Reviews

Bandslam

Knowing that you know the drill, Bandslam leaves out most too-explanatory details, and lets the kids be kidlike rather than movie-kidlike.


Bandslam

Director: Todd Graff
Cast: Vanessa Hudgens, Alyson Michalka, Gaelen Connell, Lisa Kudrow, Charlie Saxton, Tim Jo, Scott Porter
Rated: PG
Studio: Walden Media
Year: 2009
US date: 2009-08-14 (General release)
UK date: 2009-08-12 (General release)
Website
Trailer

"Dear David Bowie." As a way to start up a movie about a high school band, you could do worse than this phrase. Each day, Will Burton (Gaelan Connell) writes a missive to the man he admires most, describing his hopes and disappointments, his feelings about school ("It's mostly like Novocain for the soul"). He also writes about music. Because Will's tastes and interests diverge from those of his peers, he imagines in Bowie a kindred spirit, someone who will appreciate what he appreciates.

At the beginning of Bandlsam, Will is not close to appreciating anything. Having suffered just the latest indignity at the hands of a bully, he gets off the school bus with wet hair. His mother Karen (Lisa Kudrow) greets him with sympathy and good news: she has a new job, she says, so they'll be moving to Lodi, New Jersey. For a moment Will is happy. But only for a moment: he soon remembers that he's done this before, moved to a new school, and every time it's the same: "It's not gonna be any better," he sighs, shoulders slumped. "That's the Will Burton I know and love," Karen jokes, before she says what she always says: "You are not the problem. You are terrific."

Karen is right. This kid is pretty terrific, and that little plot point goes a long way toward saving Bandslam from being the movie it might have been, that is, another iteration of High School Musical or Bring It On, though it shares elements of both. As much as Will's a misfit and a loner, he's also yearning to connect -- and what better way to make that happen than by giving him a group project? Or, even better, two projects, each with its own pretty girl attached Within minutes of his arrival at Martin Van Buren High School, Will has been is paired with Sa5m (Vanessa Hudgeons) in Human Science class, assigned to come up with biographies of each other to present to the other students. At first, he's daunted, not only by her gothy-lite look and predilection for reading real books like O, Pioneers, but also by her determined distinctiveness. "The 5 is silent," she informs him when she reveals her name. Okay.

Sa5m could not be more different than Will's other project partner, the boisterously self-confident former cheerleader Charlotte (Alyson Michalka) -- except that both are played by Disney TV stars. When she hears that Will knows something about music, Charlotte has him over to her lace to check out her new band, hoping to get them prepared for the statewide contest "Bandslam." They're a feeble if enthusiastic trio -- two short boys backing their vivacious singer. Will immediately diagnoses what's wrong: they need to lose the drum machine and get a real human drummer (this will be Basher, played by Ryan Donowho, grappling with anger management issues), come up with a good song, and add some sound-thickening backing instruments (keyboards, horns, and a cello played by the Elvish-speaking Irene [Elvy Yost]). (He names the band "I Can't Go On, I'll Go On," conveying something about how he feels about his own involvement.) Will does Bowie proud, encouraging the musicians to loosen up and innovate -- of course, this leads to a great sound right away, not realistic, but efficient: you don't need more, you’ve seen something like this movie before.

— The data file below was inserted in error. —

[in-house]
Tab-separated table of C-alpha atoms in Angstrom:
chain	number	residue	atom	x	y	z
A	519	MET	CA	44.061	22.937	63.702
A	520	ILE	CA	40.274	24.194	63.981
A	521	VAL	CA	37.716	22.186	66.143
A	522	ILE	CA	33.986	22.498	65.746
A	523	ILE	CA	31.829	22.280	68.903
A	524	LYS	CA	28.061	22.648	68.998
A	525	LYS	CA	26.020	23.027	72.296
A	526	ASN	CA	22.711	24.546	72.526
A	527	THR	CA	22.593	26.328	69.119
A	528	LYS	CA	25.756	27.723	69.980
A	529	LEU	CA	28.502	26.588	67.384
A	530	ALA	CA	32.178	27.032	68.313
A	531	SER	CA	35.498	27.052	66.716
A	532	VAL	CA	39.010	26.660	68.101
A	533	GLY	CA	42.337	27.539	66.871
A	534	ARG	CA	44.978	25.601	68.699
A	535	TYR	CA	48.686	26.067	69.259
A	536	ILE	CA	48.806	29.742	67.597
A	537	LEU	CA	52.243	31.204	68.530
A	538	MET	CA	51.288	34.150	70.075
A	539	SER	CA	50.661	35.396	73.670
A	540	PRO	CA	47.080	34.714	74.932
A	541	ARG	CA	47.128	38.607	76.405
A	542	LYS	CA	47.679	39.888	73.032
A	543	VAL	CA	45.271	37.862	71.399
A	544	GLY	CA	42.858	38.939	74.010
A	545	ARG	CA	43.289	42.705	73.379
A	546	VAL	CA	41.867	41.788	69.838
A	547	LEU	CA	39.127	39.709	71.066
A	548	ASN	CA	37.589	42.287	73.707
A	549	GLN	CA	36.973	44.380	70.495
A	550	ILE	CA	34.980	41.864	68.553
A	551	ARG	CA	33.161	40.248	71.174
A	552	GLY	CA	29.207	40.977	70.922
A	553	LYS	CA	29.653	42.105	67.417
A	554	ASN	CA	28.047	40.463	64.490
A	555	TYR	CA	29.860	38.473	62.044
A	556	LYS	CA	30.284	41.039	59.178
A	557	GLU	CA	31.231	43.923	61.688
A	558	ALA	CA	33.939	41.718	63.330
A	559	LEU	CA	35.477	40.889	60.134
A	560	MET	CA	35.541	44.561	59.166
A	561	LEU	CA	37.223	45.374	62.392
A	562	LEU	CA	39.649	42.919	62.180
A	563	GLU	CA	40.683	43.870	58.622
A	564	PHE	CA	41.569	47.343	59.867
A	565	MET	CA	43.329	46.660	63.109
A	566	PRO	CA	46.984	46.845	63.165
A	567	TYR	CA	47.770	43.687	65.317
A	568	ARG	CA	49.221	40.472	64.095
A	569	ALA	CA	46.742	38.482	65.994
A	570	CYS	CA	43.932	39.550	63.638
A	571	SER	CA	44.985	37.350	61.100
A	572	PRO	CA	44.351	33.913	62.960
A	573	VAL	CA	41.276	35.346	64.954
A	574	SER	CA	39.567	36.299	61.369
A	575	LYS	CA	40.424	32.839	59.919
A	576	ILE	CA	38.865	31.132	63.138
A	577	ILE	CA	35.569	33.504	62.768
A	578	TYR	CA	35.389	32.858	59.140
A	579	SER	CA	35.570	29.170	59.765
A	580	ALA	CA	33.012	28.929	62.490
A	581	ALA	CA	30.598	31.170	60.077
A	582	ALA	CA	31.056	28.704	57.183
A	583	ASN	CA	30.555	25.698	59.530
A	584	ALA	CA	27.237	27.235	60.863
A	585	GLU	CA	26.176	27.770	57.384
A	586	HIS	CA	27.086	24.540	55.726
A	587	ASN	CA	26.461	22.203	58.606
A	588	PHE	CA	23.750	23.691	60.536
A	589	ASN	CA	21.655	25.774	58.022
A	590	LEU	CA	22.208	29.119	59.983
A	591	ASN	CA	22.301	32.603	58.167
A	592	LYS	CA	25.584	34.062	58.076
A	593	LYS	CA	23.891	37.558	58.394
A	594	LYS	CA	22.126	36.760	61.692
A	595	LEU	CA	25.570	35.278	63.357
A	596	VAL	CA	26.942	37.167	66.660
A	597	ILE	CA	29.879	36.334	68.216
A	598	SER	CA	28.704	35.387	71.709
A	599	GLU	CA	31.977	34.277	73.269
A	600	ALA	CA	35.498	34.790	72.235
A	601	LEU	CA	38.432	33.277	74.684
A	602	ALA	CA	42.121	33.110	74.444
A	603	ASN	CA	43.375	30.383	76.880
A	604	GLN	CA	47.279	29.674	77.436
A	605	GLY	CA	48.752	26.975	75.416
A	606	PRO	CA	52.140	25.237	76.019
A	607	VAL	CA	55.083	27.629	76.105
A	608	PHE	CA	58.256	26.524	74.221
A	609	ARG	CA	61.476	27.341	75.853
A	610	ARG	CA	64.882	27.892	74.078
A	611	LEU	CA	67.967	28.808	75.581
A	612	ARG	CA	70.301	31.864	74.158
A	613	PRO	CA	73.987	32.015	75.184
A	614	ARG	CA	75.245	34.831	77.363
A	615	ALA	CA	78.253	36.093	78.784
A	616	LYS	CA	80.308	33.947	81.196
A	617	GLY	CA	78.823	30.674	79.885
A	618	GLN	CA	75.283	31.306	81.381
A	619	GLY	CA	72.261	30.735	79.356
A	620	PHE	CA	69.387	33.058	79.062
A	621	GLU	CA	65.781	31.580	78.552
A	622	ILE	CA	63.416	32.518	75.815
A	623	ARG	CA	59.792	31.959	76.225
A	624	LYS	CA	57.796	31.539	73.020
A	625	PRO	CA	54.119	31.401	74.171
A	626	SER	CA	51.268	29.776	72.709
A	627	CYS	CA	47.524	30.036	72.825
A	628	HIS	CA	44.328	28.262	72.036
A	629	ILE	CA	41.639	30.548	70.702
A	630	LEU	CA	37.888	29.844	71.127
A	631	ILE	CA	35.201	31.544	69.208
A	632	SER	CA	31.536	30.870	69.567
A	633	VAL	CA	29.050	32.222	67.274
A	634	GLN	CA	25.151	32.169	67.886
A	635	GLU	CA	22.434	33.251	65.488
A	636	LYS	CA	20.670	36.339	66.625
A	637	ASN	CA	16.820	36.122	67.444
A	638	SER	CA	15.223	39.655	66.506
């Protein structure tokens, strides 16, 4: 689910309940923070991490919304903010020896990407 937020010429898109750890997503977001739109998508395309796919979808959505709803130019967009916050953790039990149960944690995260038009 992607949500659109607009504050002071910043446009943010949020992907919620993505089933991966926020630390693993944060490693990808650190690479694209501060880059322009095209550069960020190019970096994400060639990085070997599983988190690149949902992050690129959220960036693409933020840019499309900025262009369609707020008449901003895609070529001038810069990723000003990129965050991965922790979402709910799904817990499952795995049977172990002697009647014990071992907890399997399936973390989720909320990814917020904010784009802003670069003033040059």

Knowing that you know the drill, Bandslam leaves out other too-explanatory details, and moreover, lets the kids be kidlike rather than movie-kidlike. For one thing, it mostly opts out of showing adults as role models, good or bad. This is a teens' world, their urgent needs and fears shape the film's perspective. Apart from Karen, moms and dads are invisible and teachers, briefly on-screen, are mostly inattentive and careless. Also to the film's focus on the kids' issues, Karen's primary function is to fill in Will's history. The revelation of this history brings predictable drama and the requisite drummer joke (fiercely proud and protective of her son, Karen insists that she'd do it all again to have her wonderful boy, and at the time, well, "I was 19 and he was a drummer!").

None of this plotty stuff is particularly persuasive, but it does give Will a chance to sort out his mixed-up feelings about Sa5m and Charlotte, as the girls both have their own complicated family situations, barely noted, but enough to suggest that they're more like kids you might know than the cardboard facsimiles who usually populate high school movies. That's not to say Bandslam avoids all generic pitfalls: the montages are too cute, the bullies are ignorant, the on-stage climax is way too square after all the efforts to resist convention. (That said, when the heretofore modest Sa5m cuts loose with her big finale song, she's pretty much irresistible.) Most happily, Will's a sweet and very supportive boy, original and rebellious in his way, and Sa5m and Charlotte are right-off independent girls who don't have to learn how to kowtow to be accepted or admired. If it sounds like a David Bowie song, that's only good.